Burdock Root. Naturopaths may suggest burdock root preparations to help Lyme disease. It can have powerful side-effects and must be monitored by a doctor who knows how to use it.


Cover your skin. If you spend time outdoors, make sure to cover your skin as much as possible. Try not to brush against foliage when hiking and use trails if possible. Wear your pants tucked into socks and wear long-sleeved shirts when walking in grassy or wooded areas.

Tick proof your surroundings. Cut back any long brush, mow the grass, and use an insecticide on your lawn. Spray the inside of your house where your pets sleep and treat them regularly for fleas and ticks.

Use EPA-registered insect repellents. Use insect repellents that contain at least 20 percent DEET but use sparingly due to toxic effects. Only spray on exposed parts of your body. A safer alternative is insect sprays containing permethrin and oil of lemon and eucalyptus. The EPA has a webpage devoted to finding the right insect repellant for you here.

Check for ticks. After spending time outdoors or hiking, check each other for any ticks that may have hitched a ride home with you. They like to hide so check behind the knees, the back area, under the arms, and in your hair.

Remove ticks promptly. If you find a tick, use a pair of tweezers to firmly pull out the entire body and head. Make sure the head does not stay under the skin and do not squeeze the abdomen. Make sure you are wearing gloves and use a fine-tipped pair of tweezers. Do not twist, burn, or use petroleum jelly to remove the tick. After you remove the tick, place it in alcohol to kill it. Clean the bite site with antiseptic soap and water and apply antibiotic ointment. Monitor the site closely for any infection, rash, or changes and see a healthcare provider immediately if you develop any symptoms.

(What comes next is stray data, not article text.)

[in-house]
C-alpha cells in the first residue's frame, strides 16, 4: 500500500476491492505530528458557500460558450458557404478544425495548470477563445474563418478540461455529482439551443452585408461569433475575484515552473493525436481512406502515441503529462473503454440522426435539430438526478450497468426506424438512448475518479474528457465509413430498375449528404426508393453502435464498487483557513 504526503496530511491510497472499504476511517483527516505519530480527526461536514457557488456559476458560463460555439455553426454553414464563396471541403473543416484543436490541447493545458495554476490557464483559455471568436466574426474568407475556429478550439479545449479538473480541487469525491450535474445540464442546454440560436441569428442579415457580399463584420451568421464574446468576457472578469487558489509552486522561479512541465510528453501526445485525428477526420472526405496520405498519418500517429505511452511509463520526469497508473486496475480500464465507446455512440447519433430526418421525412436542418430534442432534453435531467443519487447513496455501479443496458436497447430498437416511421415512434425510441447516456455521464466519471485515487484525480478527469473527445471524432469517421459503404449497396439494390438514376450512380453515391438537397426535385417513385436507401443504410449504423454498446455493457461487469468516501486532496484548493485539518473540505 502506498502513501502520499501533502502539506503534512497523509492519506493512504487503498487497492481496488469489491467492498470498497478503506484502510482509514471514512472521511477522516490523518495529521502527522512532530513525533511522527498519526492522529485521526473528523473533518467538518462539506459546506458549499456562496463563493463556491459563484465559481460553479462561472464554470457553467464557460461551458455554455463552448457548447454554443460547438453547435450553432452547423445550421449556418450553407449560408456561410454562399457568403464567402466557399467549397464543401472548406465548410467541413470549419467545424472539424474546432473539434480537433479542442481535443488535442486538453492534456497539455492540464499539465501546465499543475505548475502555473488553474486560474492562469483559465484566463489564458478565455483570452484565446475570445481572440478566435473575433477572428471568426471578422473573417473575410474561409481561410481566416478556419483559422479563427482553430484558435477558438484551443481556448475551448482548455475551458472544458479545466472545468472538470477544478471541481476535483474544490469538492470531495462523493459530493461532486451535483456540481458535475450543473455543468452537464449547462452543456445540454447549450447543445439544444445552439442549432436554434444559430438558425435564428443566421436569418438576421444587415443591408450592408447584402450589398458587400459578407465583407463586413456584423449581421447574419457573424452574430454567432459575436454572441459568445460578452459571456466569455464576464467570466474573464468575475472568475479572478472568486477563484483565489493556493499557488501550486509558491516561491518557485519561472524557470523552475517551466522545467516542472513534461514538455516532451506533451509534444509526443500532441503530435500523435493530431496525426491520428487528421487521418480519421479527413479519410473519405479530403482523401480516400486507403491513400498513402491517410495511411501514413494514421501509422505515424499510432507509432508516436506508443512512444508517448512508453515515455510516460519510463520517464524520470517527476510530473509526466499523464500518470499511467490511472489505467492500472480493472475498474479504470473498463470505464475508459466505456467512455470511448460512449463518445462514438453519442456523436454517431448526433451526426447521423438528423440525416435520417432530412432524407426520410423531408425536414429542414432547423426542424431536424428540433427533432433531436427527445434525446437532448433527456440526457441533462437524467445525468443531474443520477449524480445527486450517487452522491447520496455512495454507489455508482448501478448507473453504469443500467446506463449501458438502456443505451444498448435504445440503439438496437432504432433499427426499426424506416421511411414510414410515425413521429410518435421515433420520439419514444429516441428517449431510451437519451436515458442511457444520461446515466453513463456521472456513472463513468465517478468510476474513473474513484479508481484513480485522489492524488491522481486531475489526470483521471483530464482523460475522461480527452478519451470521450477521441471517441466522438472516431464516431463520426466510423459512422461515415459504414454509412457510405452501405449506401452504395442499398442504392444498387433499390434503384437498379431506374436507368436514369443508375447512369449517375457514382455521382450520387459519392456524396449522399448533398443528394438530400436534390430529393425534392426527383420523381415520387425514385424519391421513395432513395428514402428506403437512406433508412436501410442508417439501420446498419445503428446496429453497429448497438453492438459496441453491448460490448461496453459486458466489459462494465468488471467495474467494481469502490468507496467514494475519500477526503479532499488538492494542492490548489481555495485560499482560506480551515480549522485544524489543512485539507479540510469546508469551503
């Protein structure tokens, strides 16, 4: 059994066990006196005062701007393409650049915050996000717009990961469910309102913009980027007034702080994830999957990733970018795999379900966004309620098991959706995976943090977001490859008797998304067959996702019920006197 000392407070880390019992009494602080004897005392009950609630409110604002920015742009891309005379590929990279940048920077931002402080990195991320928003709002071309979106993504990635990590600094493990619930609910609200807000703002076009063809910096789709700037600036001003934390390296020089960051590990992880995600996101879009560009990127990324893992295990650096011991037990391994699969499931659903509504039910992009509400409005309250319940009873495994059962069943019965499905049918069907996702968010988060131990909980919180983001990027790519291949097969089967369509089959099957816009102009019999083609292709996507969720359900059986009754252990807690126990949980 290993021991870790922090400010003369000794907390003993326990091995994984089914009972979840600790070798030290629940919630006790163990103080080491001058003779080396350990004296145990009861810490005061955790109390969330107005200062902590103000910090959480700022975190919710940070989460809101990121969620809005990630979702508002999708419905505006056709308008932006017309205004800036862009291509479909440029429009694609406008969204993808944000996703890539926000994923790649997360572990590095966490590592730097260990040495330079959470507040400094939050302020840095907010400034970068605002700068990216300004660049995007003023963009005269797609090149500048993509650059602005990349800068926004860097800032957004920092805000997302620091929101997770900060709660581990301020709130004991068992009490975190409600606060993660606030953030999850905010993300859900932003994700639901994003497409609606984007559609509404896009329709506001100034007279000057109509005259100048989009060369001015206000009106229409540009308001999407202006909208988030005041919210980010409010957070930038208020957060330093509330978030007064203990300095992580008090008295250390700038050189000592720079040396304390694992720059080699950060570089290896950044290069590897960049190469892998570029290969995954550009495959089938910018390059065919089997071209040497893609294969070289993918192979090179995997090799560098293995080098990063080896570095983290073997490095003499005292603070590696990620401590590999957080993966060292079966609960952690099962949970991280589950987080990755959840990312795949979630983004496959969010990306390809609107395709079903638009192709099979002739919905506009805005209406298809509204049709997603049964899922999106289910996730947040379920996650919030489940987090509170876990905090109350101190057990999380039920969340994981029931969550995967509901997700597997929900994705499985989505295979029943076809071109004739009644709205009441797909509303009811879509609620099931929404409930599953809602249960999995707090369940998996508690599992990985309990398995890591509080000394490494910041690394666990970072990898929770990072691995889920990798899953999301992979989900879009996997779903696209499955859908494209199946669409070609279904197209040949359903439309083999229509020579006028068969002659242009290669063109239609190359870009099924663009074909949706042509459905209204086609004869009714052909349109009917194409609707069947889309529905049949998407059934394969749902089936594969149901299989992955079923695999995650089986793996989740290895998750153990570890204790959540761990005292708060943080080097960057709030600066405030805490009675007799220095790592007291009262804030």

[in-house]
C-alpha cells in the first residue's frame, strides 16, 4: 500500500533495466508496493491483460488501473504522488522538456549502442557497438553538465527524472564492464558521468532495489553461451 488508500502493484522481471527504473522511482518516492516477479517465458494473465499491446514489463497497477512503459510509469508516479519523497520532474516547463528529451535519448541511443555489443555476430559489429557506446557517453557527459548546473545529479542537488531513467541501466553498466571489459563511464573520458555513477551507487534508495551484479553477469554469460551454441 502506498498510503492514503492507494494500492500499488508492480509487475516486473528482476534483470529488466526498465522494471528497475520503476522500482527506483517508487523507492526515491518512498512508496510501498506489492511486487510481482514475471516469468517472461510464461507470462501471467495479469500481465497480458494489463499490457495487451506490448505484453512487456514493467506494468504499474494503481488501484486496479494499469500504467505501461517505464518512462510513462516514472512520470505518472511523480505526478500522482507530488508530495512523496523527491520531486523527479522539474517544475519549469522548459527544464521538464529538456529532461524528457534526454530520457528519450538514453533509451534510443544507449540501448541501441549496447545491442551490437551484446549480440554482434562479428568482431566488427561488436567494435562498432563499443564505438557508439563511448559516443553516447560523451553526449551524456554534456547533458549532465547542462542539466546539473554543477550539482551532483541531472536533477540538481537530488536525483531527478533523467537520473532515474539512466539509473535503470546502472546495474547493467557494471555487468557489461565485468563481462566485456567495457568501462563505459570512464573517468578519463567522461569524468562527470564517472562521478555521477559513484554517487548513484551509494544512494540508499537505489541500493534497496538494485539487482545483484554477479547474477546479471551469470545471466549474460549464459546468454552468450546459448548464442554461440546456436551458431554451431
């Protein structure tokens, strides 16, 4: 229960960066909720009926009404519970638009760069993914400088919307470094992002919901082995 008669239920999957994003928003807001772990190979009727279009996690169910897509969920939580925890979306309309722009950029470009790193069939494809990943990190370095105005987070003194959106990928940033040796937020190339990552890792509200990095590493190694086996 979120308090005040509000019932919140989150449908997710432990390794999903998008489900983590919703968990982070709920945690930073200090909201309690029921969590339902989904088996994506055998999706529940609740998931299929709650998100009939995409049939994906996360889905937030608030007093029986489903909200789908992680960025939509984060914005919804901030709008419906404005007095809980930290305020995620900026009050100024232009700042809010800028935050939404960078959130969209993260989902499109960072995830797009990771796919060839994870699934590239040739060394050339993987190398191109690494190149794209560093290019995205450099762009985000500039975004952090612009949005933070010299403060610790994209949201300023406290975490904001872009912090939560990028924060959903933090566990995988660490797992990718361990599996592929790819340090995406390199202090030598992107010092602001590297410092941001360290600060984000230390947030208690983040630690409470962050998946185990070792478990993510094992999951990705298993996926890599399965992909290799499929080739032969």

Stay out from under trees. Ticks can congregate on the branches and leaves of trees. They can sense the oxygen and carbon dioxide from your breath and drop on you as you walk under them. This is a very common way for ticks to find their next meal.

Hike carefully. Walk in the center of the trails and avoid long grassy areas and heavily wooded trails.


Centers for Disease Control and Prevention. (2020, November 05). Lyme disease. Retrieved from:

Horn, D. L. (2020). Risk factors for Lyme disease. Retrieved from:

Johnson, L., Wilcox, S., Mankoff, J., & Stricker, R. B. (2014, March 27). Severity of chronic Lyme disease compared to other chronic conditions: a quality of life survey. Peer J. Retrieved from:

Medical Leadership Board. (2020). About Lyme disease. Retrieved from:

National Institute of Neurological Disorders and Stroke. (2019, March 27). Neurological complication of Lyme disease information page. Retrieved from:

Schmid, G. P., et al.  (1984, August). DNA characterization of the spirochete that causes Lyme disease. Journal of Clinical Microbiology, 20(2), 155-158. Retrieved from: